One of the most successful theories in modern science is statistical mechanics, which allows us to understand the macroscopic (thermodynamic) properties of matter from a statistical analysis of the microscopic (mechanical) behavior of the constituent particles. In spite of this, using certain probabilistic assumptions such as Boltzmann’s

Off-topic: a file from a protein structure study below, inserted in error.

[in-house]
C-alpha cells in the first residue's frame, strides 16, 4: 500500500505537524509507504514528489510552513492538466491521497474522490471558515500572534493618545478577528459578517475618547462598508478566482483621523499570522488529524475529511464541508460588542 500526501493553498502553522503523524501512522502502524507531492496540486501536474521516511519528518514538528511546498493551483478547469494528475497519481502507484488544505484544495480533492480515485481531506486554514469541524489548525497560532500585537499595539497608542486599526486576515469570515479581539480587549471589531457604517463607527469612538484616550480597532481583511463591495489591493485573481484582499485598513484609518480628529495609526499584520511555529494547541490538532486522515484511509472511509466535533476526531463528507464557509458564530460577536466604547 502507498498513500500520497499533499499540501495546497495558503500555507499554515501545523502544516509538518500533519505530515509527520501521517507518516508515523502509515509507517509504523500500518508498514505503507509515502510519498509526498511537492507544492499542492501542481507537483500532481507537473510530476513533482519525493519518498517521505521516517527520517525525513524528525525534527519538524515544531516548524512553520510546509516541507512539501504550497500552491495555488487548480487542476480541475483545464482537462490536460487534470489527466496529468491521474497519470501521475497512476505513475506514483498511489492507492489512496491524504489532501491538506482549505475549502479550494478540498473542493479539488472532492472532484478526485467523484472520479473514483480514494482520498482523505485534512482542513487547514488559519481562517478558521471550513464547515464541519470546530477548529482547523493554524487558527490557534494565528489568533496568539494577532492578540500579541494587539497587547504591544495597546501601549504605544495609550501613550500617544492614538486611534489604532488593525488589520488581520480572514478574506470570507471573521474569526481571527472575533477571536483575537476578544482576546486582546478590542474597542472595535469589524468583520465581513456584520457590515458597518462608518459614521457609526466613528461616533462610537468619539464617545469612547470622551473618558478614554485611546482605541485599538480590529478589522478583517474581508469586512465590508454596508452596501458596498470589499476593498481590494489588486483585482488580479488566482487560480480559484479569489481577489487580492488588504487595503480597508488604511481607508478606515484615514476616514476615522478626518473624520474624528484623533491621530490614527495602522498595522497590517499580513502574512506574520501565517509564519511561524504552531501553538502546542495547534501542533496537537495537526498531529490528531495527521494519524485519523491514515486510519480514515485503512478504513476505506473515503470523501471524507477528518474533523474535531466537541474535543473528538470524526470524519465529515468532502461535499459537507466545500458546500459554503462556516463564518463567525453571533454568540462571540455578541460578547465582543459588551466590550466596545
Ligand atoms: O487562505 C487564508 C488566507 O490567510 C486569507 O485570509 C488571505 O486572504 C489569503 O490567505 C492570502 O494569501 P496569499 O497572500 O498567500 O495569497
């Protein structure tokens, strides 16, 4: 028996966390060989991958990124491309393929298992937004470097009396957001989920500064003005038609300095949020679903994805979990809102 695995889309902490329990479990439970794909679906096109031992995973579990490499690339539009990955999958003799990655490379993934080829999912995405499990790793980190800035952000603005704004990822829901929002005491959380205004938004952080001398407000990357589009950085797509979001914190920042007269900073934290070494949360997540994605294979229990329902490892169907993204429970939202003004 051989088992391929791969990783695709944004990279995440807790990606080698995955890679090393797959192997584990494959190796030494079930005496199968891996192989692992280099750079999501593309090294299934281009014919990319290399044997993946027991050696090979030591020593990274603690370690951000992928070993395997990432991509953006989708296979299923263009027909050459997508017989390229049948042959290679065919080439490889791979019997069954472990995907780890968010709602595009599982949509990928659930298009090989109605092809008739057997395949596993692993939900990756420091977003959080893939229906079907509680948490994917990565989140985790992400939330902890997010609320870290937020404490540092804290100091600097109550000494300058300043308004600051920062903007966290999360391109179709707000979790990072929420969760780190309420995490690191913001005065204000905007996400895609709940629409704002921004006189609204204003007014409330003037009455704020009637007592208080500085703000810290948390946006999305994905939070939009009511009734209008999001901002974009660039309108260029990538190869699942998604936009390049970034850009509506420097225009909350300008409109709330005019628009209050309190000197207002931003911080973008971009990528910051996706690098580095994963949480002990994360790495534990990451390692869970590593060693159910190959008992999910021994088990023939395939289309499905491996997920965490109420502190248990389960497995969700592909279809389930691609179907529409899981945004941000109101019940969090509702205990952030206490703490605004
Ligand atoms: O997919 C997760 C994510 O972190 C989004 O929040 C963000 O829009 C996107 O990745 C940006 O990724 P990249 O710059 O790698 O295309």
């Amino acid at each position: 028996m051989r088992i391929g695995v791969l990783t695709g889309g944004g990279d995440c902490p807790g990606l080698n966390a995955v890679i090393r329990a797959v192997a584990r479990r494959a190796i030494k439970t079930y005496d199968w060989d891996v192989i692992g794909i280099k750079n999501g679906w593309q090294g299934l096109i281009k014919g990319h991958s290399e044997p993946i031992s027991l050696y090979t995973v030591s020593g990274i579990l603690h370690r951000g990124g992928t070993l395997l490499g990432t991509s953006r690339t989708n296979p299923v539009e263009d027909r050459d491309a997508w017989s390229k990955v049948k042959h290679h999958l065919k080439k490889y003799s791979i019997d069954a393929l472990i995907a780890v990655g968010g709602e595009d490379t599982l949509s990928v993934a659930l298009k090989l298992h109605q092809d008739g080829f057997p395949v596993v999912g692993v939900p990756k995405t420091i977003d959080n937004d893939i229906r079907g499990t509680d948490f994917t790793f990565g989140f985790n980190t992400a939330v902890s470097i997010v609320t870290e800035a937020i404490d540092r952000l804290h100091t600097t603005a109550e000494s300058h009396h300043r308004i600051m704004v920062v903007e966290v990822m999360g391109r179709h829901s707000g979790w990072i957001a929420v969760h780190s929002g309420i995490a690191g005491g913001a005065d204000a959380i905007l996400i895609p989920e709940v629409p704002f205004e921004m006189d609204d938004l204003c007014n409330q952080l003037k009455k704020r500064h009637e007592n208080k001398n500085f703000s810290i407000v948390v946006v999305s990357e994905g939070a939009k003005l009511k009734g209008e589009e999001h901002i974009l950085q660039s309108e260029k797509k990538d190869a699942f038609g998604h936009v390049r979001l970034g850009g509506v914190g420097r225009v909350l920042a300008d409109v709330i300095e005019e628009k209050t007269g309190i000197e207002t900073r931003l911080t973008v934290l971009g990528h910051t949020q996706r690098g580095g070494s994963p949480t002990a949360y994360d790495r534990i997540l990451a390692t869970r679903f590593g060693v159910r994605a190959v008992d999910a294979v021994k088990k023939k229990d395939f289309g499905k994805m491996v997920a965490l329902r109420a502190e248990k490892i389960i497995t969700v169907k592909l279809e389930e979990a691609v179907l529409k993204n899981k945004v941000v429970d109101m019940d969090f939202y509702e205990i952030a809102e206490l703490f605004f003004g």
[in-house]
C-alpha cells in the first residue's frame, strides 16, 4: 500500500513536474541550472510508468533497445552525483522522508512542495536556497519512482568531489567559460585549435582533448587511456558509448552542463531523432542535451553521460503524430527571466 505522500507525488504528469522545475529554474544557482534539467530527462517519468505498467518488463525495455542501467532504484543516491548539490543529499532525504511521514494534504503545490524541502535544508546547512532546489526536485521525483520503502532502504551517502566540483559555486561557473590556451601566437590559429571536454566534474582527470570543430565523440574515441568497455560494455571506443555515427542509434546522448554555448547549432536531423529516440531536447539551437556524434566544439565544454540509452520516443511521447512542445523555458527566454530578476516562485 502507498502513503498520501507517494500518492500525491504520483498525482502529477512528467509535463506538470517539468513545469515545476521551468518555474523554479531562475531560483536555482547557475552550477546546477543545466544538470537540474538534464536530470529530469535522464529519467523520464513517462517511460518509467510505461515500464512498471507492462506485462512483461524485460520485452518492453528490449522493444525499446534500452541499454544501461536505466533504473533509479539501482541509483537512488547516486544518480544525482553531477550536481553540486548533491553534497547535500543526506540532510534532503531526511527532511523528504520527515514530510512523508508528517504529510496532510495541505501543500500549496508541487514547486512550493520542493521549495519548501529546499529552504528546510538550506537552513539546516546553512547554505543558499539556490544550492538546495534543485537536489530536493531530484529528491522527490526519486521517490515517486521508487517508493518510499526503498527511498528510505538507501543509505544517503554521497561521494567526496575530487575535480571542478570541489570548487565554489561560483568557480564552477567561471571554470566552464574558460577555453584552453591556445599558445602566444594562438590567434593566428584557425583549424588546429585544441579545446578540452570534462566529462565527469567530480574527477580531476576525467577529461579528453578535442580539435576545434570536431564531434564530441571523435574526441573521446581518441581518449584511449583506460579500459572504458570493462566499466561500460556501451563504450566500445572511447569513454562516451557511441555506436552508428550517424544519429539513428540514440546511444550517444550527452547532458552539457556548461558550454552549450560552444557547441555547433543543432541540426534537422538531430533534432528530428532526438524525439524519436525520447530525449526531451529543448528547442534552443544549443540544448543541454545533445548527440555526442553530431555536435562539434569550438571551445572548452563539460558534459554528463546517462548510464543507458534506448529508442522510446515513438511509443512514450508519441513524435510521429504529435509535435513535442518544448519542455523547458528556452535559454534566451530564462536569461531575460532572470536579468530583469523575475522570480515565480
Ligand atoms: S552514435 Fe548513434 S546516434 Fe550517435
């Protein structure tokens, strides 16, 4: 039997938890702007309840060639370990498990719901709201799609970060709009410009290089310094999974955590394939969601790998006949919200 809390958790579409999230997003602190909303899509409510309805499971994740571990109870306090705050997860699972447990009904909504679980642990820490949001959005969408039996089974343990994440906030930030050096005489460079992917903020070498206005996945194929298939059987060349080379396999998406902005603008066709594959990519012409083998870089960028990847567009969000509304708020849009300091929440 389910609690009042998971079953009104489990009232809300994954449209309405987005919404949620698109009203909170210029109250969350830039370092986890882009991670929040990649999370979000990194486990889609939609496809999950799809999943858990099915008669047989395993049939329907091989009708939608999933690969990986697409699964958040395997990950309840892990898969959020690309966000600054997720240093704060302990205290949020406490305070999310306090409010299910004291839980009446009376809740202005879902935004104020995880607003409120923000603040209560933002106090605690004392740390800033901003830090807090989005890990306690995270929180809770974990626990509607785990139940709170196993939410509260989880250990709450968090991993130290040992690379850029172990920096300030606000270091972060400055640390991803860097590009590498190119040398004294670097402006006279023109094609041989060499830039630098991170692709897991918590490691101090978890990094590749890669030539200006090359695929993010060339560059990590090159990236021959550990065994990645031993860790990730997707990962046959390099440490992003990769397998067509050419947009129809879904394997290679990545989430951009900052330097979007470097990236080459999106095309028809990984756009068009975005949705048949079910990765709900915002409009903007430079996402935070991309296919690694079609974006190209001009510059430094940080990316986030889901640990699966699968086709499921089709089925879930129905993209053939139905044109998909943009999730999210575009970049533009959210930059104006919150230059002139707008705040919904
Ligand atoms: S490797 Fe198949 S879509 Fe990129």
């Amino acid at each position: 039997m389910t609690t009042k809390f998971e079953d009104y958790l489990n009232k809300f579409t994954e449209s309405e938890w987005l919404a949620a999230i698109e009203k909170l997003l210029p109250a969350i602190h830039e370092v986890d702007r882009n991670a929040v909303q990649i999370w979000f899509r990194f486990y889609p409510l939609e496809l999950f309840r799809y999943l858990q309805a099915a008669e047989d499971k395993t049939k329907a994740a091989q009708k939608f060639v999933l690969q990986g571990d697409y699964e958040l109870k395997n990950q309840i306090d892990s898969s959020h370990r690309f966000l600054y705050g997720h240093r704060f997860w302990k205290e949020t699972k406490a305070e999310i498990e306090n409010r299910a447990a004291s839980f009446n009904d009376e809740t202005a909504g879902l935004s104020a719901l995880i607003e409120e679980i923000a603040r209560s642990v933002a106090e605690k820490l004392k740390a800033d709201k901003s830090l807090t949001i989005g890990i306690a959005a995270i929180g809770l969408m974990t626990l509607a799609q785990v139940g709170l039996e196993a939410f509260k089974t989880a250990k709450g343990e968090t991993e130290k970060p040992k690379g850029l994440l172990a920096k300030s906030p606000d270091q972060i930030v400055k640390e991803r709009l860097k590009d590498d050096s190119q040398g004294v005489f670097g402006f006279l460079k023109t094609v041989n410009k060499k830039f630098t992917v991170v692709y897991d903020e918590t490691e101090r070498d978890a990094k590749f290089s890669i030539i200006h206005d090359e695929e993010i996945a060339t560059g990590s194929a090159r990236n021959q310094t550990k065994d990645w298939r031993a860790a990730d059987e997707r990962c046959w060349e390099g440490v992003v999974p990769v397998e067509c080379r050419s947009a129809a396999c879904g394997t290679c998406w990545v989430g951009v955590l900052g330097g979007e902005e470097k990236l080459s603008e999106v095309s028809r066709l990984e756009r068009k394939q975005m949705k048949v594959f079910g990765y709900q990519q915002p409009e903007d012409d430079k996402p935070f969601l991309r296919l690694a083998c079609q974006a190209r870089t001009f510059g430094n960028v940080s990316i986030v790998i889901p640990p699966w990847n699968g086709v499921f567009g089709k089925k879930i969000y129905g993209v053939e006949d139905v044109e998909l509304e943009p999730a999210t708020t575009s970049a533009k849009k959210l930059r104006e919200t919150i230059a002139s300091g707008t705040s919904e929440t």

causes the lack of a firm foundation of this theory, especially for non-equilibrium statistical mechanics. Fortunately, the concept of chaotic dynamics developed in the 20th century  is a good candidate for accounting for these difficulties. Instead of the probabilistic assumptions, the dynamical instability of trajectories can make available the necessary fast loss of time correlations, ergodicity, mixing and other dynamical randomness . It is generally expected that dynamical instability is at the basis of macroscopic transport phenomena and that one can find certain connections between them. Some beautiful theories in this direction were already developed in the past decade. Examples are the escape-rate formalism by Gaspard and Nicolis [3, 4] and the Gaussian thermostat method by Nosé, Hoover, Evans, Morriss and others [5, 6], where the Lyapunov exponents were related to certain transport coefficients.